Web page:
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We’re over-mentored

“Go out and change the world,” they said. “You can do anything you set your mind to,” they said. So, here we stand, at the edge of a daunting cliff as the rocks fall into an unforeseeable abyss before us. Most of us have only known a world with gravity––the constant reminder that we can’t fly. Yet, everyday, we stand at this cliff as we’re told that we can fly if we just believe. There are no wings on our backs. And I’m pretty sure none of us are Dot from “A Bug’s Life.” But it doesn’t matter how many mentor groups you attend, how long you spiritually meditate, how many people tell you that you can fly––you won’t leave the ground until you make a decision on your own.

Alright, alright, I’m not saying there’s not value in motivation and mentors-–I have my own confidantes just as any good student. But can mentorship programs really give us a better future?

In 1935, the Cambridge-Somerville Youth Study was founded to study how support in young males prevented delinquency. For five years, 253 boys were provided treatment through counseling and medical and academic assistance. An additional 253 boys were part of a control group that received no treatment. Many of us strive to be like the experimental group: more counseling, mentoring and support equals a more promising future, right?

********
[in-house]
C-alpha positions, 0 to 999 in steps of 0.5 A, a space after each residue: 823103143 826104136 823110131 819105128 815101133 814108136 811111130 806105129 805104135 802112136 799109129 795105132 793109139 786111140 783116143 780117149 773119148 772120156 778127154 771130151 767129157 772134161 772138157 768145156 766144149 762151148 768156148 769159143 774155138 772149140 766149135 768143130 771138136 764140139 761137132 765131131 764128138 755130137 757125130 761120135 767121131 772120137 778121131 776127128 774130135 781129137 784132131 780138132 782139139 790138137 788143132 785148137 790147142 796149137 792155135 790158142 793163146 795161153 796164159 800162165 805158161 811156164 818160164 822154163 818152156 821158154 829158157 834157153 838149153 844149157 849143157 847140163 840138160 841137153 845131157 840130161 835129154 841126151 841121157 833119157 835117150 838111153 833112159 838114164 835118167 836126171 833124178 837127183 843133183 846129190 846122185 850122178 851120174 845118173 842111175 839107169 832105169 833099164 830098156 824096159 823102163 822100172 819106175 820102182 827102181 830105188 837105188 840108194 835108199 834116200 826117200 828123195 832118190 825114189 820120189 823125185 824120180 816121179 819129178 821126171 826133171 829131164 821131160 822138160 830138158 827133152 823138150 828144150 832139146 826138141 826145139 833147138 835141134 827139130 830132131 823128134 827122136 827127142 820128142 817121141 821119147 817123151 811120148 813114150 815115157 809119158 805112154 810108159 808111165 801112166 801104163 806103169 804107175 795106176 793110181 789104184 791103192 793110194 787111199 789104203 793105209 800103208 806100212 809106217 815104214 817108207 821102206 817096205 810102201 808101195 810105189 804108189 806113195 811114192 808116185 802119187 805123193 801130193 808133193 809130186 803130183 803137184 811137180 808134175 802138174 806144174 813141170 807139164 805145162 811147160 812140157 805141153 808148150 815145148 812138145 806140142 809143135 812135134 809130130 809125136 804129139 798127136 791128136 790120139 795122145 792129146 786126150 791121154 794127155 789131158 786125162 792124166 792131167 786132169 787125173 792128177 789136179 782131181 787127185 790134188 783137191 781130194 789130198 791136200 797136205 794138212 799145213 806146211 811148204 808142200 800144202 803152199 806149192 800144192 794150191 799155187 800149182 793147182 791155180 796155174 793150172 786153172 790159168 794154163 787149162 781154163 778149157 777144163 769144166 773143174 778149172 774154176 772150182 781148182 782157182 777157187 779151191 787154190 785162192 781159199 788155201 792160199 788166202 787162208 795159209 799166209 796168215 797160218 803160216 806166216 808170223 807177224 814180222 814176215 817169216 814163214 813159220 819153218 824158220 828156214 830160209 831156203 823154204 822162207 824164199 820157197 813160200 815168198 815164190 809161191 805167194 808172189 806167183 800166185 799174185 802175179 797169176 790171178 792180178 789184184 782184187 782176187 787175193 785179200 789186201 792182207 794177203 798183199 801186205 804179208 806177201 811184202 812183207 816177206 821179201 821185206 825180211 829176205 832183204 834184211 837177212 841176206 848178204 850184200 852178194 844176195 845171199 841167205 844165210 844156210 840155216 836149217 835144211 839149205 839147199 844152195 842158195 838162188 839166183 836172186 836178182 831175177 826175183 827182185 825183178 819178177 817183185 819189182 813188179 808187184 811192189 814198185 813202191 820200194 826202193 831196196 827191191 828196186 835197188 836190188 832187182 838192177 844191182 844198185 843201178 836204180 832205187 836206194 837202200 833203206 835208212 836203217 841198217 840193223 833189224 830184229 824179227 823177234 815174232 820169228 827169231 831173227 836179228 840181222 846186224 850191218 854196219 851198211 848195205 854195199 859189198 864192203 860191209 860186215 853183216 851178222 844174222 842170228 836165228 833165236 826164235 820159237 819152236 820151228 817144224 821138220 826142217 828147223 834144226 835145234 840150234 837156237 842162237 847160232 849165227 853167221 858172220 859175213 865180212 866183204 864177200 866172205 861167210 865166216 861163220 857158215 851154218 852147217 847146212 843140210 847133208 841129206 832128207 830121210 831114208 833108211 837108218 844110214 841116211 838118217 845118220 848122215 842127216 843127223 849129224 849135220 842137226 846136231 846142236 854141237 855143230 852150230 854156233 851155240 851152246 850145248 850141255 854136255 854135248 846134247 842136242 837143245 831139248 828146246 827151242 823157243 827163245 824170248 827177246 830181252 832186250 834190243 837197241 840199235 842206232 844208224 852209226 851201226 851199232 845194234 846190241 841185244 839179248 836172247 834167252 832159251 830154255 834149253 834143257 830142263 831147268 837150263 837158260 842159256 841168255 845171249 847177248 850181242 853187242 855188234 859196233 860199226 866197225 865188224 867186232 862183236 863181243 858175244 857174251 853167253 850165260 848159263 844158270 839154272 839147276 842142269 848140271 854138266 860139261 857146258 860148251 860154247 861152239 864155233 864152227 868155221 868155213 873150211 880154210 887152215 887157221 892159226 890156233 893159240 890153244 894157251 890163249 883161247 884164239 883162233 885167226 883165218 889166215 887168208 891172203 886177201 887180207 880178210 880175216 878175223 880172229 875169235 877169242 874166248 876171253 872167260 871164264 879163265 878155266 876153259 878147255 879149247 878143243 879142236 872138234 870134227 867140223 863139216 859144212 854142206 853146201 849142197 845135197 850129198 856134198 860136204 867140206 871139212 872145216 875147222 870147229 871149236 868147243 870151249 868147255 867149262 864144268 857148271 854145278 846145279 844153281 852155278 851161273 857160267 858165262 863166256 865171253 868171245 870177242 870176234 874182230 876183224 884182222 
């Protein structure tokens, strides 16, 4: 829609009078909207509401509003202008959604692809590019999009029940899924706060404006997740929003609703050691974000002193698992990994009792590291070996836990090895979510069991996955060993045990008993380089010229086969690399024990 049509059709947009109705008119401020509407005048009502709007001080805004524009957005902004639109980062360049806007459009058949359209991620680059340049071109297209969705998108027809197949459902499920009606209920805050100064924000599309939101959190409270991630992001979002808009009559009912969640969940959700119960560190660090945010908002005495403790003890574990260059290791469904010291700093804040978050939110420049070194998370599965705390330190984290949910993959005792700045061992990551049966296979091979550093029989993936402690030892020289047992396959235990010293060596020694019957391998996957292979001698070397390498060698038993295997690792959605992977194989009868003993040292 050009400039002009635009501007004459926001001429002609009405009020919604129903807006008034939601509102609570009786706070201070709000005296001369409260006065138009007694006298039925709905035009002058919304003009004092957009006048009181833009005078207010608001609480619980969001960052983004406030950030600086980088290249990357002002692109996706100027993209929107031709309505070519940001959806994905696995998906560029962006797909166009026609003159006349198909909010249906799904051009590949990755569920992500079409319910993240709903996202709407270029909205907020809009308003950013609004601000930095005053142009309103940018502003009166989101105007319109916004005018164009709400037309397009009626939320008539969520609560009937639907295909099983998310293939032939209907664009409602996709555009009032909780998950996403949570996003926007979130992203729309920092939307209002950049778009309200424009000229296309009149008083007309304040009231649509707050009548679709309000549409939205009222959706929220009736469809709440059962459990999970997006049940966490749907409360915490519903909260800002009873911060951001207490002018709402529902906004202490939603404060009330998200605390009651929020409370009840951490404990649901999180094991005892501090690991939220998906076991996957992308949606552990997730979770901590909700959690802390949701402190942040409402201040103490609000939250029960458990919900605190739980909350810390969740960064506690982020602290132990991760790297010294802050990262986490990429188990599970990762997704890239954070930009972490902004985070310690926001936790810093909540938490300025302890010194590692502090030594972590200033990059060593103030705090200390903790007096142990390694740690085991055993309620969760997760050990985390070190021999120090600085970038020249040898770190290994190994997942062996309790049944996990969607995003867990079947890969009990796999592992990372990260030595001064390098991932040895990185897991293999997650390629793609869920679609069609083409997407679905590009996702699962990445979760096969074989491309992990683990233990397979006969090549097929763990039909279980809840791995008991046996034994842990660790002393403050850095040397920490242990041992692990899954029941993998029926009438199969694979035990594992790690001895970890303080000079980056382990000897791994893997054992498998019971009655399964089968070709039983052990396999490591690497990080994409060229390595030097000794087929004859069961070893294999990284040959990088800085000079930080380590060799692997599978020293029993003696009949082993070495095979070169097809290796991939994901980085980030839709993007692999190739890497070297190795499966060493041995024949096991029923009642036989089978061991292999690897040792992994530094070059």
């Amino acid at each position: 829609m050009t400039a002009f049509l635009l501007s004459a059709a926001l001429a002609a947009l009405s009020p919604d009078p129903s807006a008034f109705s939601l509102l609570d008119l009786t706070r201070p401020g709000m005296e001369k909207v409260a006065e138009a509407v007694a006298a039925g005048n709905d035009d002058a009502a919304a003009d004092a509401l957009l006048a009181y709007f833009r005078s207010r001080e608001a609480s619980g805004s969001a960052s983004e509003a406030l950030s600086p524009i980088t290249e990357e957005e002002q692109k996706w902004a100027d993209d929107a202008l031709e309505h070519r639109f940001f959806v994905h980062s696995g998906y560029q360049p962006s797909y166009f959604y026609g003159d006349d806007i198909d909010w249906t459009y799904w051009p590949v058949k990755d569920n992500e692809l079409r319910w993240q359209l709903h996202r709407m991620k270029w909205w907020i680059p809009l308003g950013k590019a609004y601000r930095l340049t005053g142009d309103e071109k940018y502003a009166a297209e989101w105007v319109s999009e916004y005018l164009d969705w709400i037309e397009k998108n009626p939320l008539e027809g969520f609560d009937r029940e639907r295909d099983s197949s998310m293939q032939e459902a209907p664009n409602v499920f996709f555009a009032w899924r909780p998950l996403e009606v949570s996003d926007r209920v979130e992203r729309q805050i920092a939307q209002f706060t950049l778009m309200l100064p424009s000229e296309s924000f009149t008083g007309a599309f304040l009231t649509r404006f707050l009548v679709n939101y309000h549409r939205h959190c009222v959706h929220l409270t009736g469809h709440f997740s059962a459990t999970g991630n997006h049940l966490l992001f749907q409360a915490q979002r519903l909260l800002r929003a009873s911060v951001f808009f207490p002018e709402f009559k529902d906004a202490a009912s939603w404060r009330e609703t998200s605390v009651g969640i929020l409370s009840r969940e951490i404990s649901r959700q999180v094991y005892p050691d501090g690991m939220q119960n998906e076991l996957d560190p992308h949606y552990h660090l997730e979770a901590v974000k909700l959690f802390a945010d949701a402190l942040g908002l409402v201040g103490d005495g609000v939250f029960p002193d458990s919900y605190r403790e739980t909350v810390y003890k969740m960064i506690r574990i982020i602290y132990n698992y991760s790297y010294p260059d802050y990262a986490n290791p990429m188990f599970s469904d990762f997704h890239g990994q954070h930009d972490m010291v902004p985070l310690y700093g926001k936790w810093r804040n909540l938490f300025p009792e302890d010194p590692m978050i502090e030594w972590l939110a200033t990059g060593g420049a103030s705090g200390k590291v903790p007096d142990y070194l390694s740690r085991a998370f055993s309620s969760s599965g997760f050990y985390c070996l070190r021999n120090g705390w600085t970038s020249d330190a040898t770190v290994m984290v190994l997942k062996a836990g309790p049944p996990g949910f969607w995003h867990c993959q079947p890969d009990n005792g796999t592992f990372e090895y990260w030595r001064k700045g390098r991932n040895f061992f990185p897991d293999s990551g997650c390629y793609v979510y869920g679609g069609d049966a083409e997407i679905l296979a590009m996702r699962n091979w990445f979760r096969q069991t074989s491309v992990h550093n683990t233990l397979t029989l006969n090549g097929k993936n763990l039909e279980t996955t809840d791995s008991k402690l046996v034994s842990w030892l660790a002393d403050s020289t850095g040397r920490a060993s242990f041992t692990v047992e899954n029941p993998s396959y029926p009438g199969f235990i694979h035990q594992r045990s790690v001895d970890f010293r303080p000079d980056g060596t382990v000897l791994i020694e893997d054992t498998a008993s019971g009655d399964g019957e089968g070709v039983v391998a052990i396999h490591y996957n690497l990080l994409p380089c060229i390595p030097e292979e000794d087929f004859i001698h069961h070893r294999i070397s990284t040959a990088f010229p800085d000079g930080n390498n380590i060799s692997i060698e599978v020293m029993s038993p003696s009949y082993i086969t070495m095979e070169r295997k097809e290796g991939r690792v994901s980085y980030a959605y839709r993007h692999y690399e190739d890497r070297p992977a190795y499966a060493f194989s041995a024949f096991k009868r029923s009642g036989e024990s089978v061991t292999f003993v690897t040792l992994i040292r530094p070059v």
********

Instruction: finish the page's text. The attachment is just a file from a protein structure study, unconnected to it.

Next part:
Maybe not. Despite the benefits the boys received during the five years of mentoring, the criminal rates were surprisingly no different than the boys who had not been mentored. They committed an equal number of crimes. The study concluded that perhaps “early treatment and intensive contact with the boys may not be an effective means toward crime prevention.”

And that was in the age before Google when it was arguably more important to have a mentor-–when the only information available was in physical textbooks and scholars. If there were no real long-term benefits to utilizing programs at that time, then I would dare to say that––if the same study was conducted today––there would likely be a negative effect from the program.

So, the next time you’re standing on the rocky edge of a tough decision, consider building your own bridge. Instead of running to your mentor, and to the people who “have been there before,” allow them to simply cheer you on as you make the decision for yourself. You may fall either way. But I argue that it’s better to fall and learn how to build a better bridge than to fall and learn to build trust in your mentor again. Trust yourself enough to learn from yourself.